We note that several witnesses claimed that before the prominence of ergonomics, HCPs would travel to worksites to perform worksite ergonomic evaluations and determine prevention and intervention strategies. The experience of our 33,000 members would indicate there have been few instances of a HCP providing an overall evaluation of a work station from the ergonomics perspective including engineering and management controls. The concern of ASSE is that under the current OSHA proposal HCPs, traditionally remediation providers, are positioned as the primary providers to recommend workplace preventive measures. At the same time the proposal, through its explanatory text, would appear to exclude safety professionals competent and trained to provide such services. While ASSE acknowledges that some HCPs are qualified to provide such consultation, many others lack the overall background, experience, or technical education to understand the complexity of the workplace based upon physical injury diagnosis alone. After hearing the testimony presented at the hearings, we reaffirm our belief that the following questions and issues need to be resolved by OSHA before allowing the proposal to move forward:

  • Why are safety professionals not directly cited in the draft standard, under proposed Section 1910.945 Key Terms and Definitions, when these professionals will be responsible to implement the standard if or when it is promulgated?
  • Why does OSHA consider those persons performing engineering or safety functions to be personnel, while those who provide health care related functions are considered to be professionals? This questions refers specifically to the 11/23/1999 Federal Register announcement on Page 65823, left column, bottom of the page "Identify Controls".
  • Does the standard provide health care professionals with unfettered access to the workspace since our interpretation is that it does?
  • Does the standard really clarify the role of the health care professional in regard to MSD management, or does it provide the health care professional with abatement responsibilities far beyond his or her background?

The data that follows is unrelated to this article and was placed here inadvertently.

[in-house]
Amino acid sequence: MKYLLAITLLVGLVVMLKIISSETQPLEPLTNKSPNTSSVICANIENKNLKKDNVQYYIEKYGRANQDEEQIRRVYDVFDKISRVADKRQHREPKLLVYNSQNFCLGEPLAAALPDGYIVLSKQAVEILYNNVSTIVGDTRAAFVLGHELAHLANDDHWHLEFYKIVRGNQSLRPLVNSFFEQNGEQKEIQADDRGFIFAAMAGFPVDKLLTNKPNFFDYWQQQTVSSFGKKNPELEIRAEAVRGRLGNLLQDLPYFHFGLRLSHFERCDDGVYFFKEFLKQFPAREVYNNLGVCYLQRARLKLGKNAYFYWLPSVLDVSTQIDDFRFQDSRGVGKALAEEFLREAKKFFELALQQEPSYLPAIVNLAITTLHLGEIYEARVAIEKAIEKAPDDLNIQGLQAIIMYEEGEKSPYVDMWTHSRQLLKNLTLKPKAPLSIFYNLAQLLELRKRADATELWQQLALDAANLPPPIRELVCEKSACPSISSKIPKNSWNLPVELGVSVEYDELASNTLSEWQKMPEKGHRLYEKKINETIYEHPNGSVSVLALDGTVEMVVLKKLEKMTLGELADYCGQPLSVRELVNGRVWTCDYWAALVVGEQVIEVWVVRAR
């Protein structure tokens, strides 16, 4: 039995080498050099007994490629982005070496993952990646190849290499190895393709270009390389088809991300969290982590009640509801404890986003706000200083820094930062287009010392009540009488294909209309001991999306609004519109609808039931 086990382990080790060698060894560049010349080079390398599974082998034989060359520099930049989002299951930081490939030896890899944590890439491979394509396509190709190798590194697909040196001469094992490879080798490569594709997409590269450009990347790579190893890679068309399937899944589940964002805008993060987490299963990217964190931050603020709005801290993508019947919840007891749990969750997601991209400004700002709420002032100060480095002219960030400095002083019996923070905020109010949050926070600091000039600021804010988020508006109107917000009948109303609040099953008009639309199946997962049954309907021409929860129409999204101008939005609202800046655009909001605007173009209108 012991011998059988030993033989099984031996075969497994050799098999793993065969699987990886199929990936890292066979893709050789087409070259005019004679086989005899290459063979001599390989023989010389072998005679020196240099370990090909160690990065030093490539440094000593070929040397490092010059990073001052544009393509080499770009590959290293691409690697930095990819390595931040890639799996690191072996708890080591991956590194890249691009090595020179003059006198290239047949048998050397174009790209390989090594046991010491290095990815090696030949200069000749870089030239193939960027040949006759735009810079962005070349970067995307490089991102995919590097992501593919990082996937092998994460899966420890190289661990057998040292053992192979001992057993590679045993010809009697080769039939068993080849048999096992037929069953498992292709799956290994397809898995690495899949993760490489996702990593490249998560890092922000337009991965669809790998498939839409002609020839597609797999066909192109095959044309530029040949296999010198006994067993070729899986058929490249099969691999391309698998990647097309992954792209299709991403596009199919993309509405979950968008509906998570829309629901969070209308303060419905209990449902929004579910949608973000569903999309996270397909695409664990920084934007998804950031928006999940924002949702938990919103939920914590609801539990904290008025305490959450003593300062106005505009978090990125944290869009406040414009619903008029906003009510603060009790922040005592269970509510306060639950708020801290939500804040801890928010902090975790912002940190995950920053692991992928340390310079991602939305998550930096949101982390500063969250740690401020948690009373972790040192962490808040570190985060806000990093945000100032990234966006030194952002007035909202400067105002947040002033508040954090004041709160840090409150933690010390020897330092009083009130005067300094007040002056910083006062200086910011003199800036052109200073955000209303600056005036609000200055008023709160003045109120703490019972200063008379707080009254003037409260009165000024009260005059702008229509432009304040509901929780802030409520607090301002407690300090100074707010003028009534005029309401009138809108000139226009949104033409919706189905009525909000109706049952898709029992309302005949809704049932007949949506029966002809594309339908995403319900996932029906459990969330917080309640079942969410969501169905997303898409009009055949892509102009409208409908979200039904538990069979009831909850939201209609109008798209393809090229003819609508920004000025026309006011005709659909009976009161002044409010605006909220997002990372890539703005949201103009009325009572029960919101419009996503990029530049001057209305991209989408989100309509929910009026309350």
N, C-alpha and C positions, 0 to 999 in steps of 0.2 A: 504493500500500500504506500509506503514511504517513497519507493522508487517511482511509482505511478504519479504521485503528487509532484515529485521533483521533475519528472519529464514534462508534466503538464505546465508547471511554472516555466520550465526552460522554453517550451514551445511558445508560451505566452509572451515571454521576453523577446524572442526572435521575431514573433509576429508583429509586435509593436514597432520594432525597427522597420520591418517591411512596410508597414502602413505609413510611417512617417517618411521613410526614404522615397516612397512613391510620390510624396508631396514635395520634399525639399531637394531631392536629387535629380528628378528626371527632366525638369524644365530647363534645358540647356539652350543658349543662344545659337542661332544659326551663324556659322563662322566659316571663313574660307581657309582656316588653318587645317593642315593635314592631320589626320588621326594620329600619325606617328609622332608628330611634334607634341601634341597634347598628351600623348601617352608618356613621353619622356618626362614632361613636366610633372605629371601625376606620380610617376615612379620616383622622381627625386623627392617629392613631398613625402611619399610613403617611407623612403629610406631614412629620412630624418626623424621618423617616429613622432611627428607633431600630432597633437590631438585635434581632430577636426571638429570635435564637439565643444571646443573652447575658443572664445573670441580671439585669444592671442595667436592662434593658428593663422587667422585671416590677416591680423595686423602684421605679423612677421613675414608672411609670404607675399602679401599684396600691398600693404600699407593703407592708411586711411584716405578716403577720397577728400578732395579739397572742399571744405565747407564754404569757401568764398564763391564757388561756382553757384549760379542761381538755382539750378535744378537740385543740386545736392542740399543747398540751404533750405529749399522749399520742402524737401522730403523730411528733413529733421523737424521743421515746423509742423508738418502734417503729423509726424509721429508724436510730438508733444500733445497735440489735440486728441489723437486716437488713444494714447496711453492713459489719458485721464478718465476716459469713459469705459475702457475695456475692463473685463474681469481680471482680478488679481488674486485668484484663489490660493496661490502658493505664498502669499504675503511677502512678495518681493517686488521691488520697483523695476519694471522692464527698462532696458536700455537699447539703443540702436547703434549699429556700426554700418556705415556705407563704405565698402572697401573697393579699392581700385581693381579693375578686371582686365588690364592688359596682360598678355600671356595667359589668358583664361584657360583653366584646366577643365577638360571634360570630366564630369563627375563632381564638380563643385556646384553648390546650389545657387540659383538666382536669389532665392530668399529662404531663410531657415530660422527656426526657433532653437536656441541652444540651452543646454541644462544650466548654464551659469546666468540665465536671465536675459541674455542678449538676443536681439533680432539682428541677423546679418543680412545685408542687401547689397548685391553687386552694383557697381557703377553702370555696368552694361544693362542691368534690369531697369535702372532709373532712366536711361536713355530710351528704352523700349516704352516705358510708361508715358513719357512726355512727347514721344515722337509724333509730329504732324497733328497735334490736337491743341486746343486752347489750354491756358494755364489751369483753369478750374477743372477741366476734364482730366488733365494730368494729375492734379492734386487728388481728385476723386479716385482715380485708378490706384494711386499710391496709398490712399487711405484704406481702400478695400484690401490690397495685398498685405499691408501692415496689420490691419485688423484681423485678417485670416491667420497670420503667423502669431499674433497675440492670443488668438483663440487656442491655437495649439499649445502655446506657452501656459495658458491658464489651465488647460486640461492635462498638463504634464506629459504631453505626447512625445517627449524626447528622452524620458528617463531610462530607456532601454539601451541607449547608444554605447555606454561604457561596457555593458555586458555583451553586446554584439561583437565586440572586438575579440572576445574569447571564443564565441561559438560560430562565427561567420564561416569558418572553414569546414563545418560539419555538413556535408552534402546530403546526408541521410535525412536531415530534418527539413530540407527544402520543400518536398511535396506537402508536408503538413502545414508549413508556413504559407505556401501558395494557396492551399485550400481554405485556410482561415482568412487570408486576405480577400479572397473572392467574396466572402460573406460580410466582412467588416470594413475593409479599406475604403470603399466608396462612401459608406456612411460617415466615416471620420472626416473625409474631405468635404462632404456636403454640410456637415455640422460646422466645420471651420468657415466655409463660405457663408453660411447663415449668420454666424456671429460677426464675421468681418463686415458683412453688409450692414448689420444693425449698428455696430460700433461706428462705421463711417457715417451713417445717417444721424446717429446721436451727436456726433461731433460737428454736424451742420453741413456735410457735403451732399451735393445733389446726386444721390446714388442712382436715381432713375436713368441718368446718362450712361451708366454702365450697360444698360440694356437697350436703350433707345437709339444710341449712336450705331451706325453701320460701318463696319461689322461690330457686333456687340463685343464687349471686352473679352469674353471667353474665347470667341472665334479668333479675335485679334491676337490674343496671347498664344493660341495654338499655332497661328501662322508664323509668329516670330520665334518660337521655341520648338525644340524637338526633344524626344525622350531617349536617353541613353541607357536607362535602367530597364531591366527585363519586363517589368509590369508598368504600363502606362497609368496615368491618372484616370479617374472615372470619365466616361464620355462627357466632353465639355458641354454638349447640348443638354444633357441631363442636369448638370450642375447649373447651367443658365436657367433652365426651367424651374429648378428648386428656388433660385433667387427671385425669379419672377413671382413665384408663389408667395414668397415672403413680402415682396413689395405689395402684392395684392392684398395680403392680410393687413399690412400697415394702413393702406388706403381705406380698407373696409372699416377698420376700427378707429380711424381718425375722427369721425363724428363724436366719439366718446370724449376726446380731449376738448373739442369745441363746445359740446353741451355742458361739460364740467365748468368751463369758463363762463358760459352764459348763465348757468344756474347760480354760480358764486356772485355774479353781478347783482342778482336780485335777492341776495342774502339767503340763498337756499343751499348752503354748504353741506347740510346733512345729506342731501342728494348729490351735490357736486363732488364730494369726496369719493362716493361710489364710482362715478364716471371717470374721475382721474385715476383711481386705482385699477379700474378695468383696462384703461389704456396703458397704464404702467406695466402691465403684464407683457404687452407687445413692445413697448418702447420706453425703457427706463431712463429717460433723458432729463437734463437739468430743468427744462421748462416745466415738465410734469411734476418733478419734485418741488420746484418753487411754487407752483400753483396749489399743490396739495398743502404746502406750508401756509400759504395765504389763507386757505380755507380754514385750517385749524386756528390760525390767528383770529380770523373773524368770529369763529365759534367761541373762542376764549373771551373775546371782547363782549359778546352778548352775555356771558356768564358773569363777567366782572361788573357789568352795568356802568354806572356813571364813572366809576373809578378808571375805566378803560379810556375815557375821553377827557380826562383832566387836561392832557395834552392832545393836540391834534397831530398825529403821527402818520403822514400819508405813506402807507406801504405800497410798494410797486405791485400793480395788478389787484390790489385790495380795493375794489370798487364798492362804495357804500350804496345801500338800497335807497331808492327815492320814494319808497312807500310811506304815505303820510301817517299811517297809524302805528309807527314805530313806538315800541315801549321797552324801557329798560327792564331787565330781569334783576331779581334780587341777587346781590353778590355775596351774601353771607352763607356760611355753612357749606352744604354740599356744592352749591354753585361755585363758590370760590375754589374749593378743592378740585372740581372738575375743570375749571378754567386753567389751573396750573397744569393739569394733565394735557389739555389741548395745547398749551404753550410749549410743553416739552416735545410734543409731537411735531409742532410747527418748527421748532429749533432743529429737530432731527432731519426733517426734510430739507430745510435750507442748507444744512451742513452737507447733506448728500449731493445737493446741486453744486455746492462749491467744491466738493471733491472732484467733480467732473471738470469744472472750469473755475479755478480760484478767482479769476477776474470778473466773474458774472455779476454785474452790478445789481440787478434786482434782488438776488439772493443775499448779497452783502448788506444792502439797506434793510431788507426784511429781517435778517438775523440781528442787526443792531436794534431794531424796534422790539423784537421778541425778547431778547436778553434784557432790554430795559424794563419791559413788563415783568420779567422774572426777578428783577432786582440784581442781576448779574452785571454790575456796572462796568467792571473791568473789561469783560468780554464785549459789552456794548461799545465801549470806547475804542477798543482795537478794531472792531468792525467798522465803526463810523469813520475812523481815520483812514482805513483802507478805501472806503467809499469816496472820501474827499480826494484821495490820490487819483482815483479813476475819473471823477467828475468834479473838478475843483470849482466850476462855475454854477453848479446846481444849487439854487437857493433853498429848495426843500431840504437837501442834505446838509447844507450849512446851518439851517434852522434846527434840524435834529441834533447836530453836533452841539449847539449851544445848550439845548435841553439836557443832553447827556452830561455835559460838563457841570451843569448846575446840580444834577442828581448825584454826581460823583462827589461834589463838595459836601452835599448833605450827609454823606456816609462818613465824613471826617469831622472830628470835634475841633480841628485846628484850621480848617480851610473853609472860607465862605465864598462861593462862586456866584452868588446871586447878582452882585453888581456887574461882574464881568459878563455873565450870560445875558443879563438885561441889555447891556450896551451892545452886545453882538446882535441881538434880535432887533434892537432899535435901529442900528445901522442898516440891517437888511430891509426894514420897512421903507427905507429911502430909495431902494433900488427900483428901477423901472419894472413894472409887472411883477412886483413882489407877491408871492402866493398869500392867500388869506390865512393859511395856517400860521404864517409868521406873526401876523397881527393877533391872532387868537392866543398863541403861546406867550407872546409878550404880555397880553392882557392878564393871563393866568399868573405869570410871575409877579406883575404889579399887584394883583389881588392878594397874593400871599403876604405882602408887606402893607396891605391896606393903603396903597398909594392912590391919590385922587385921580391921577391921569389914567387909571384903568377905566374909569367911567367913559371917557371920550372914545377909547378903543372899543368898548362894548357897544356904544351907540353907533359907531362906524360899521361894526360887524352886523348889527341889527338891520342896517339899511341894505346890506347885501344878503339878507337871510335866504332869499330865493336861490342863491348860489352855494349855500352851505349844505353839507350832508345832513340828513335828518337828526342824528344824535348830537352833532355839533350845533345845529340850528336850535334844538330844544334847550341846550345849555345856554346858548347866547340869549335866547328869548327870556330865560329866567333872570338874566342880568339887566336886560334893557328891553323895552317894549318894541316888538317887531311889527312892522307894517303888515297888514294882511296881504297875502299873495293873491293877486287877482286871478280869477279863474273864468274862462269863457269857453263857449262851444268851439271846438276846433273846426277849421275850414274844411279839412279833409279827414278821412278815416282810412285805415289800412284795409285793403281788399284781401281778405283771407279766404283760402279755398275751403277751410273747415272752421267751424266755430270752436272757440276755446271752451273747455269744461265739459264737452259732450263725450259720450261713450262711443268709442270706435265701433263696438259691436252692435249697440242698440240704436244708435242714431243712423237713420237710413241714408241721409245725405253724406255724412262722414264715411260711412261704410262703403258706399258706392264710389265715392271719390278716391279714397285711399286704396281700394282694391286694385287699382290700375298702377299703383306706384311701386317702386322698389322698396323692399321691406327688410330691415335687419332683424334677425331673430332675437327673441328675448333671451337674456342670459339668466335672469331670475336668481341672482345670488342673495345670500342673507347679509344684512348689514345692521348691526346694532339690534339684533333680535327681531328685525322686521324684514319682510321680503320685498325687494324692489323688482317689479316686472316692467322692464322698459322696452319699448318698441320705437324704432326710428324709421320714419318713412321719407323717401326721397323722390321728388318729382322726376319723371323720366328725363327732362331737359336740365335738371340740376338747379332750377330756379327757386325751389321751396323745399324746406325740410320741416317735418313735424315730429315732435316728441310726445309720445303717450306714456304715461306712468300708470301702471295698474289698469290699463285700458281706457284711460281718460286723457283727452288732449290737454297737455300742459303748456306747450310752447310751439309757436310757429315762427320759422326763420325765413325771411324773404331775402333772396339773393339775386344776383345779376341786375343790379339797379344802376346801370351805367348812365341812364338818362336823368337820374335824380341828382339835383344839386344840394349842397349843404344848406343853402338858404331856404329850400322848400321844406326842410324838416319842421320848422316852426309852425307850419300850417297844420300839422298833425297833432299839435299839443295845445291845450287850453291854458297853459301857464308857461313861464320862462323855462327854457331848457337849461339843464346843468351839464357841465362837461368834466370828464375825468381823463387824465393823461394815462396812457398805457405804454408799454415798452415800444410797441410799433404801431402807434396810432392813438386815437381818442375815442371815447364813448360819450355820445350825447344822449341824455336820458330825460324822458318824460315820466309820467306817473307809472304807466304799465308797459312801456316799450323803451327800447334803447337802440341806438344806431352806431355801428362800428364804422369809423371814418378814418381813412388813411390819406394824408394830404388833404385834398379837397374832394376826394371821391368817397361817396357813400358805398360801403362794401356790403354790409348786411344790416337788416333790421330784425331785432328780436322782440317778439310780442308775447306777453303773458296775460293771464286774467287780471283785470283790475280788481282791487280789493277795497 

• Is the opinion of a health care professional unquestionable if they offer hazard abatement strategies to safety professionals regardless of his or her overall occupational safety and health background? This questions refers specifically to the 11/23/1999 Federal Register announcement on Page 65844, right column, bottom of the page and on Page 65485, right column, top of the page.
  • The proposal also appears to specifically recognize that health care professionals have the opportunity to suggest workplace changes. How will OSHA ensure that these health care professionals are qualified to provide such consultation?
  • Does OSHA have any data or studies indicating that health care professionals have the experience, technical education, and overall background to provide ergonomic consultation?
  • Does OSHA not see an urgent need to look at the overall issue of credentials for those professionals qualified to perform ergonomic evaluations?

We agree with most of the witnesses that ergonomics is a part of the entire safety issue. We also agree that safety professionals and safety engineers are the coordinators of safety programs, and that healthcare providers are an important component of a program. We do not question that injury management and rehabilitation require the expertise of an HCP. But, we would strongly disagree with some of the claims that analysis and engineering of workstations are part of the health care discipline. We agree that safety professionals and HCPs should work together when the disciplines meet. There is no question that these people are important pieces of the whole safety picture. But, we believe it is a professional responsibility for both professions to understand their limitations and stay within them.

ASSE truly believes that OSHA's poor treatment of safety professionals is due to a simple oversight, and the entire situation could be quickly remedied with a clarification of the explanatory text in the standard if/when it is published. We are convinced that more inclusion of safety professionals in the standard makes sense from an economic, professional, public and worker protection point of view. ASSE looks forward to working with OSHA on this issue, and our hope is that we can resolve this concern in a manner helpful to safety professionals and the employees and employers they are responsible to safeguard. We feel that a clarification will benefit safety professionals, and most importantly the American workforce they are dedicated to protect.

Sincerely,

Frank H. Perry, CSP, P.E.
Society President, 1999-2000

Copy to: ASSE Board of Directors
ASSE Council on Professional Affairs
ASSE Council on Practices and Standards
ASSE Governmental Affairs Committee